Orange Cove remembers dedication, impact of late fire chief

Orange Cove Fire Protection District Chief Tom Greenwood reflects on the work of retired fire chief Richard Hicks after his death in November

(Courtesy of the Orange Cove Fire Protection District)
(Courtesy of the Orange Cove Fire Protection District)
Serena Bettis
Published January 3, 2024  • 
10:00 am

ORANGE COVE – The city of Orange Cove is mourning a long-time public servant and former Orange Cove Fire Protection District chief who dedicated his life to the community.

Retired fire chief Richard “Gubby” Hicks died on Nov. 22, the fire protection district announced last month; he was 86 years old. Current fire chief Tom Greenwood said Hicks was loved by all in the community and left a “tremendous impact” on the city and its residents.

“I hope he’s remembered for his dedication not only to the fire district, but to the community of Orange Cove,” Greenwood said. “He was very involved with the youth during his younger days (and) he assisted so many families in their time of need. He was always there for the community; no matter what it was, he was there to help.” 

Hicks first became involved with the Orange Cove Fire Protection District in 1963 as a volunteer firefighter and eventually worked his way up to become fire chief in the mid-1980s. He retired more than a decade ago, but continued volunteering for the department and city up until the time of his death.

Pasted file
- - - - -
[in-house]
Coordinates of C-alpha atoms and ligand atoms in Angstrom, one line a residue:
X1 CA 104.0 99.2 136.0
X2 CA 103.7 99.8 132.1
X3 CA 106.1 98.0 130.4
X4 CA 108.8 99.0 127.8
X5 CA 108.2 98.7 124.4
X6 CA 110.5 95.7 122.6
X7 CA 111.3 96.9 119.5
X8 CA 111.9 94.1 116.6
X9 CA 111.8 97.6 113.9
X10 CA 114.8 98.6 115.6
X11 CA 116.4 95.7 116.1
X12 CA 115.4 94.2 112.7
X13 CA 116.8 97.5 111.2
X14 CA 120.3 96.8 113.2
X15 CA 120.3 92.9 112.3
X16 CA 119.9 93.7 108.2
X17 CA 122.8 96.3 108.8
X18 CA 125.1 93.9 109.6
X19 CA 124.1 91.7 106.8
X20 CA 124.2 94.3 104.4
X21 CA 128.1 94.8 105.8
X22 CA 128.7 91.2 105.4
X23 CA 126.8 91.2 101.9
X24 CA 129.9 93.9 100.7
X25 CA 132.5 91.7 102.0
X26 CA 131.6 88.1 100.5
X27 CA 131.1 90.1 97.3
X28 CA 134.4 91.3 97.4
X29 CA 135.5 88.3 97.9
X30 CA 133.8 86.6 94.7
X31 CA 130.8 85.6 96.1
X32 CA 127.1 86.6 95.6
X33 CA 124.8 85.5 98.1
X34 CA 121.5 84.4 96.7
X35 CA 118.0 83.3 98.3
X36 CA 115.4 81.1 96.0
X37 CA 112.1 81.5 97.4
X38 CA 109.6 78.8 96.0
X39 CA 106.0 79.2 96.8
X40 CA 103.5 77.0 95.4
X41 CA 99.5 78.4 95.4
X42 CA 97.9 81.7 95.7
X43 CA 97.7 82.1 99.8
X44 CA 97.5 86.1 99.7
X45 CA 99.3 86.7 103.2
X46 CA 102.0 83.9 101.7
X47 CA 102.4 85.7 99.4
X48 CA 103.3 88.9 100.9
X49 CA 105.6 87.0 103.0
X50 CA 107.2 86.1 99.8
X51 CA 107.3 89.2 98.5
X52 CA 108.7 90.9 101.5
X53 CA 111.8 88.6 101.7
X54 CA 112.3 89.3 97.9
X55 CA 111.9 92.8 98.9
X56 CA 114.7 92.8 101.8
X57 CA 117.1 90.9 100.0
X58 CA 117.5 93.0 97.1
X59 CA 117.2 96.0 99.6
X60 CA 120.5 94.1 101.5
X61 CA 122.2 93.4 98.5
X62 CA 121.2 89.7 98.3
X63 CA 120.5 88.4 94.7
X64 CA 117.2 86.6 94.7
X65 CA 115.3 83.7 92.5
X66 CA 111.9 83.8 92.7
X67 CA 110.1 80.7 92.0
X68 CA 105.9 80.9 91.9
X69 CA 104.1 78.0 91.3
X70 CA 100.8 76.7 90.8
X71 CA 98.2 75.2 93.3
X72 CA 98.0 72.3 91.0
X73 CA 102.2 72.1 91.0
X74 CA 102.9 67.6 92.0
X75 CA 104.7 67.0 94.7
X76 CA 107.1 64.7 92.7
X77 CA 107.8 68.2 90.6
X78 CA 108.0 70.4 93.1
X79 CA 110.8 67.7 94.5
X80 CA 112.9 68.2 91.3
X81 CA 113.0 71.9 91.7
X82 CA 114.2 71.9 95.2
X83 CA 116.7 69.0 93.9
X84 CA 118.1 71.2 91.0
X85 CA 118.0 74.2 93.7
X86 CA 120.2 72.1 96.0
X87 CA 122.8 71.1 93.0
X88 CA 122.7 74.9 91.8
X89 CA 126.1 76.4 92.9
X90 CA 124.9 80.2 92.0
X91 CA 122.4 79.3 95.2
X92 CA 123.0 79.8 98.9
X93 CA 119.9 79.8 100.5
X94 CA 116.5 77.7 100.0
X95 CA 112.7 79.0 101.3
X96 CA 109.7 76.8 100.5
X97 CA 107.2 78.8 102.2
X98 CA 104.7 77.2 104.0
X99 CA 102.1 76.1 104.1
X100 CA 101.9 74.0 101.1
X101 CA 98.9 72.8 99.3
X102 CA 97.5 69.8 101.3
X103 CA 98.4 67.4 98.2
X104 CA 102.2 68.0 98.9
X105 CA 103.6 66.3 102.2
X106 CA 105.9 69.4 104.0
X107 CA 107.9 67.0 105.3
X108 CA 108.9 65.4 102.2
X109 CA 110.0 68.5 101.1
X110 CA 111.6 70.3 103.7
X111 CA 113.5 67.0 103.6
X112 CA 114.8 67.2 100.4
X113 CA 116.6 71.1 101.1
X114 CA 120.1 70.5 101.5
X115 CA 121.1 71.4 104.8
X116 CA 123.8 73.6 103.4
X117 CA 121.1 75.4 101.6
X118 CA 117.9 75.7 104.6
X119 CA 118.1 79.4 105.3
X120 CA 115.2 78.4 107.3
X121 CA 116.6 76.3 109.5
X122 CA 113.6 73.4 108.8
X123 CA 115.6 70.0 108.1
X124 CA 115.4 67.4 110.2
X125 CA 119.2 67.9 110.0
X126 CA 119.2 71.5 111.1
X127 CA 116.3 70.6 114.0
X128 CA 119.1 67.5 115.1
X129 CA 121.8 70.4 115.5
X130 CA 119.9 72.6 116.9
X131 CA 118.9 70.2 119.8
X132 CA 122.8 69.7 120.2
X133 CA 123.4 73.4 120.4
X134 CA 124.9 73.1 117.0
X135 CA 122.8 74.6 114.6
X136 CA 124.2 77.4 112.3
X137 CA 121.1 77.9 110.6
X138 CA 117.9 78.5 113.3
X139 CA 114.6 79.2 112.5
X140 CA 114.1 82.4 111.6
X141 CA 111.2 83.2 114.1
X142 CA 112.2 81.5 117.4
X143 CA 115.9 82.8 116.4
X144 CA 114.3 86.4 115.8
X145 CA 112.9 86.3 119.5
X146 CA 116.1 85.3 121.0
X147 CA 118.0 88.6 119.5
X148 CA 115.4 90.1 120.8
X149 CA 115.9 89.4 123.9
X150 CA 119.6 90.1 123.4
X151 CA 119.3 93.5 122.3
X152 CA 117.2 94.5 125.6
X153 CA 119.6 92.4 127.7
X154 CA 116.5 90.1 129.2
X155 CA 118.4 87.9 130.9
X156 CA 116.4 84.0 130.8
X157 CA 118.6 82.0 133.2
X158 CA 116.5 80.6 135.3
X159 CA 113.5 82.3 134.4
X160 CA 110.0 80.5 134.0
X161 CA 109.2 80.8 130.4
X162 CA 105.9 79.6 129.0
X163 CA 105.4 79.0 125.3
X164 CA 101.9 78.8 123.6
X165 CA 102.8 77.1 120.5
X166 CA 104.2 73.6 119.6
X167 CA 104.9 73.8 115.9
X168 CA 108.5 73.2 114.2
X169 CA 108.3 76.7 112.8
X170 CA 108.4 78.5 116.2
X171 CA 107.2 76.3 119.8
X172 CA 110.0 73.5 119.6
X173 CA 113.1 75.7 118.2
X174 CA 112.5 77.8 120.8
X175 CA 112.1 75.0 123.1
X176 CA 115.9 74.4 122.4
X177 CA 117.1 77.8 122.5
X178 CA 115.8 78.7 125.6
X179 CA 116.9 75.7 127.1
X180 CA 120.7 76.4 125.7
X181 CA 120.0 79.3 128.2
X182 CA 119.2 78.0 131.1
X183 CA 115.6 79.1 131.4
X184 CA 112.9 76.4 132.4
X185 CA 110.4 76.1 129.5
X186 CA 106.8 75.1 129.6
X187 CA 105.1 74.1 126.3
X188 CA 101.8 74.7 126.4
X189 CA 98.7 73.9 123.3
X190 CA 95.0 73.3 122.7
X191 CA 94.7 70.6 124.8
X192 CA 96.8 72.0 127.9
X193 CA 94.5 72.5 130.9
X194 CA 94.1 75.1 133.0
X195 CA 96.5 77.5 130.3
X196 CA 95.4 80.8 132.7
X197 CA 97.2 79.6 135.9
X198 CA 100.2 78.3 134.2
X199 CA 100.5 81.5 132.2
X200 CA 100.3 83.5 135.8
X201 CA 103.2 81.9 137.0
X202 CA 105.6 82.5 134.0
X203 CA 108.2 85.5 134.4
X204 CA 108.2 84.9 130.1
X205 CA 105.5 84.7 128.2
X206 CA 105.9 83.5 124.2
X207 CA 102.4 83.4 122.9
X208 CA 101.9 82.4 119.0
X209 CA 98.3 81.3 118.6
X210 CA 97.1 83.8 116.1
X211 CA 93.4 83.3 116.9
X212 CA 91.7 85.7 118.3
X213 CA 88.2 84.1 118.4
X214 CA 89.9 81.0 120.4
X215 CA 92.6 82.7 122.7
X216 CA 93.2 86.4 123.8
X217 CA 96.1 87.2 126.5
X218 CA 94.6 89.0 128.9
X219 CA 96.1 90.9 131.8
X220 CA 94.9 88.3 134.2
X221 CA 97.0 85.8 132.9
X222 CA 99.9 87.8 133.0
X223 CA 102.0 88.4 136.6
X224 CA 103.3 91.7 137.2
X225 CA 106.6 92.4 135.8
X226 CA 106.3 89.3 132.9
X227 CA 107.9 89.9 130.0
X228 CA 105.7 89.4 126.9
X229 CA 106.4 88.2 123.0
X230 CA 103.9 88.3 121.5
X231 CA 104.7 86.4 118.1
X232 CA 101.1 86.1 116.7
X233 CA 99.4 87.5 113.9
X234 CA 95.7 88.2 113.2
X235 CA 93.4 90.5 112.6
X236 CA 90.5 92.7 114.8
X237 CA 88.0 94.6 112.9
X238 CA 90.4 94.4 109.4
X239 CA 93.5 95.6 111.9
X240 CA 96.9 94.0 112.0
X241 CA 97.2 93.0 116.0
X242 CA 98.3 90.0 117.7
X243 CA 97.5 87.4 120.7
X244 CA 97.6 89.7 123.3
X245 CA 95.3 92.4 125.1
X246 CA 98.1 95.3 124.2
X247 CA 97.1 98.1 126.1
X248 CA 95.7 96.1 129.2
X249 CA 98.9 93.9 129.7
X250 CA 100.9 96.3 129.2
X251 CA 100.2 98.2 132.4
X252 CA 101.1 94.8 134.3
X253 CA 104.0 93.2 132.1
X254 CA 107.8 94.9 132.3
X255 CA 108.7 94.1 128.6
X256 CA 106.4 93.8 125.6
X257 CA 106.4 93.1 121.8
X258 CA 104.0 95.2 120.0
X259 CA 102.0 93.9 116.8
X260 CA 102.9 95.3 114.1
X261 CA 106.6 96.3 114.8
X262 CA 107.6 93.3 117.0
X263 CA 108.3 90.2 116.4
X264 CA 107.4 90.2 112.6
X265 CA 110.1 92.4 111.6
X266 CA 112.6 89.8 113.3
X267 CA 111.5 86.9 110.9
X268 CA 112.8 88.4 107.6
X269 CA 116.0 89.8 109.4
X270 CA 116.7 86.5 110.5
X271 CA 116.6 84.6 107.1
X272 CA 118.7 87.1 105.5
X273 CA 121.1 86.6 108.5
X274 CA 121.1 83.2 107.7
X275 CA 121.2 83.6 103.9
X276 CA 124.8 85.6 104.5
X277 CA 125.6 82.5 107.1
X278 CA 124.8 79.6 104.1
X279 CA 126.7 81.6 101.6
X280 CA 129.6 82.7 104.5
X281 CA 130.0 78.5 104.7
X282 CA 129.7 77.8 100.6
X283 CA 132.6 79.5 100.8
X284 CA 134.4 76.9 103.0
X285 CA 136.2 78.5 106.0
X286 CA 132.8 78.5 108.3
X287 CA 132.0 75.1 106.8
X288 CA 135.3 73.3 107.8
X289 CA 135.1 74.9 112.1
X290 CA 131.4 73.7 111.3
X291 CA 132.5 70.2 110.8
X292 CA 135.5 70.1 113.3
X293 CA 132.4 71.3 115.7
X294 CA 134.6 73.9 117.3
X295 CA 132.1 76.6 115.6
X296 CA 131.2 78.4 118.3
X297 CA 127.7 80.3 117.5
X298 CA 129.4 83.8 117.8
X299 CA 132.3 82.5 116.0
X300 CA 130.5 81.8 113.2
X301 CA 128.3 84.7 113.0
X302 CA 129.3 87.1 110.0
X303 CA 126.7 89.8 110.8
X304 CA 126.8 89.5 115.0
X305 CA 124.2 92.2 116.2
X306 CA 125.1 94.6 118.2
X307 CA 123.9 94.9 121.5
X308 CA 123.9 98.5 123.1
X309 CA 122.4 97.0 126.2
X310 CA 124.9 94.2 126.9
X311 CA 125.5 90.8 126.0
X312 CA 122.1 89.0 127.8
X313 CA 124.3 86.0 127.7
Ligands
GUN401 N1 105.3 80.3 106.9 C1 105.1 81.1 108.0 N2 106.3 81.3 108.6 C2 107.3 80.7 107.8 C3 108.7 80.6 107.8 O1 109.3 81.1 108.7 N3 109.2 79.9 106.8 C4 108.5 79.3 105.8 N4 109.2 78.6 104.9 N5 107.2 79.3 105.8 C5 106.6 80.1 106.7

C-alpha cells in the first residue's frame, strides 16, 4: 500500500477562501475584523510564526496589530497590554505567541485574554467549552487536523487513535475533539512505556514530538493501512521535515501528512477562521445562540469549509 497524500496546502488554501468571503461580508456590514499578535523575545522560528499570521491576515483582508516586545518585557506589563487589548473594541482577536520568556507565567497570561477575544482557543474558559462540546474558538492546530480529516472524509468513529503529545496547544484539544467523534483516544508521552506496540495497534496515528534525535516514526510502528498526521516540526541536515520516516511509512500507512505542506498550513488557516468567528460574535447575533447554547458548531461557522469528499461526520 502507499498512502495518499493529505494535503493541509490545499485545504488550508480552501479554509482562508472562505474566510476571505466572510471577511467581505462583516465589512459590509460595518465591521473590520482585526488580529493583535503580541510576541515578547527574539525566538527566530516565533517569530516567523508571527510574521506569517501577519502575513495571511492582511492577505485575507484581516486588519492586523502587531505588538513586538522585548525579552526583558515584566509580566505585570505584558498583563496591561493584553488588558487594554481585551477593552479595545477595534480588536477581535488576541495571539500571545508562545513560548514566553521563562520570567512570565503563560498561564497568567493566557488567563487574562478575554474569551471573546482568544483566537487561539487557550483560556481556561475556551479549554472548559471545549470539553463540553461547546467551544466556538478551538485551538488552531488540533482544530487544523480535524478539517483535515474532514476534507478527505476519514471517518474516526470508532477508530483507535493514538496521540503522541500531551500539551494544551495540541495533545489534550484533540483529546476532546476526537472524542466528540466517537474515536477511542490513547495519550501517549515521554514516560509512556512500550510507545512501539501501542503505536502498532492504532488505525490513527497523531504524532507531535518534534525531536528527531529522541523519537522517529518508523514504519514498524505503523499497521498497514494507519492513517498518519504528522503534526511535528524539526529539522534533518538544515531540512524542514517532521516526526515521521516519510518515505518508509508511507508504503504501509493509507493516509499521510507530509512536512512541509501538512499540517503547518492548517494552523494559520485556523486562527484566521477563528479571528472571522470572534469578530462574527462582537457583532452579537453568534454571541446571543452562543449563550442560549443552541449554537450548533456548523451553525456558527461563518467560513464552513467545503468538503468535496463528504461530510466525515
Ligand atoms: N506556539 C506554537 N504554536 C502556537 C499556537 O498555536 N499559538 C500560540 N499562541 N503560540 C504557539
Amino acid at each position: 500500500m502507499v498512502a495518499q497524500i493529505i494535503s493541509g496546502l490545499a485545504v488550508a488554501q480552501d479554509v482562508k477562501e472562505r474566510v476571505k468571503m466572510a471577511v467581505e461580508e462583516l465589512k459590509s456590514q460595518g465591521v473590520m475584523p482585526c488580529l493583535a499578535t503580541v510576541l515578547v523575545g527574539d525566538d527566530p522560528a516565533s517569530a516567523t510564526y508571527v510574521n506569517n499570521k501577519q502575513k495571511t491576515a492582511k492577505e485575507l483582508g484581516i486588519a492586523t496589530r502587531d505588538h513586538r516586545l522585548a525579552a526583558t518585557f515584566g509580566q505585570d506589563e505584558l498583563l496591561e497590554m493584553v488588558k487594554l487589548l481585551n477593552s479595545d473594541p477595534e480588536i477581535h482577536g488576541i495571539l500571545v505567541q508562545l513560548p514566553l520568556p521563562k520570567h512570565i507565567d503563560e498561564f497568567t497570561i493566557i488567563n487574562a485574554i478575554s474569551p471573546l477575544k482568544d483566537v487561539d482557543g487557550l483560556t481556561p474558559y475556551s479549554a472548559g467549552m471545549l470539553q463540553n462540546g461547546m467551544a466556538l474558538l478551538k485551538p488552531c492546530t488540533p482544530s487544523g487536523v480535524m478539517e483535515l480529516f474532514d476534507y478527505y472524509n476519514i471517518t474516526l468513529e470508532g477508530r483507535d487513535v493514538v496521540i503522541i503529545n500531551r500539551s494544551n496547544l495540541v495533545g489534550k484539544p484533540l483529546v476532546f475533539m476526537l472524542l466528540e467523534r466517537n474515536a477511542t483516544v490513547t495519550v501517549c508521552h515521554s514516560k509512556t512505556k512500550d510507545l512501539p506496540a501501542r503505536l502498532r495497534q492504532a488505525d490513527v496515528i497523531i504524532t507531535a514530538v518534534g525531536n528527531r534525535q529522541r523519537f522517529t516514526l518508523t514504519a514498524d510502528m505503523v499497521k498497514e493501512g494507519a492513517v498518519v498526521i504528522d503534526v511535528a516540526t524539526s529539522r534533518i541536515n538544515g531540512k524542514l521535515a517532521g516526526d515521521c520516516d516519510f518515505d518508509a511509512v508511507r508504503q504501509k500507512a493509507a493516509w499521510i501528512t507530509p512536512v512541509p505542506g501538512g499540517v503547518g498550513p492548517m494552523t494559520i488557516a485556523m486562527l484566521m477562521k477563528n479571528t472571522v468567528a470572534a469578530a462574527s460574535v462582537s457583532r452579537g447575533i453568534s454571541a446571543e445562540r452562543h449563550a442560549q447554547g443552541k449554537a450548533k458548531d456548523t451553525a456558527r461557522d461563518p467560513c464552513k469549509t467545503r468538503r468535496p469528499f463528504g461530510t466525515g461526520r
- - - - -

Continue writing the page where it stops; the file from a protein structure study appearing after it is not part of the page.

Greenwood said he first met Hicks when he was 13 years old and began to hang around the fire station. Hicks’ impact was especially felt by many young people in the community, through his roles as a mentor to younger firefighters and, outside of the fire district, as a coach to community sports teams. 

(Courtesy of the Orange Cove Fire Protection District)

On Hicks’ obituary provided online by Dignity Memorial, his nephew Tim Campbell wrote that everybody in Orange Cove knew who “Gubby” was, and that while other families moved away from Orange Cove, Hicks spent his life there “helping to make it the best it could be.” 

“He was a rare person that actually cared about his community and did what he could to help preserve it,” Campbell wrote.

Hicks also “donated money like you would not believe to the kids of this community,” Greenwood told the Orange Cove City Council at its meeting on Dec. 13. As a volunteer, Hicks was involved in the community through the police department’s Citizens on Patrol program and would help shut down the skate park every night “so he could stay active and do something,” Greenwood said. 

In addition to his dedication to the Orange Cove community, Greenwood said that Hicks should be remembered for his stories, as “he always had a story to tell you about something.” For all the years he knew him, Greenwood said his favorite memory of Hicks is the time spent being at the fire station, playing pool, laughing and telling stories. 

“He had a tradition that he had done for years that all the young guys laughed about,” Greenwood said. “He would go get a Pepsi and a bag of peanuts, (and) he would pour the peanuts in the Pepsi and drink it that way. Everybody kind of knew him for that.”

Serena Bettis
General Assignment Reporter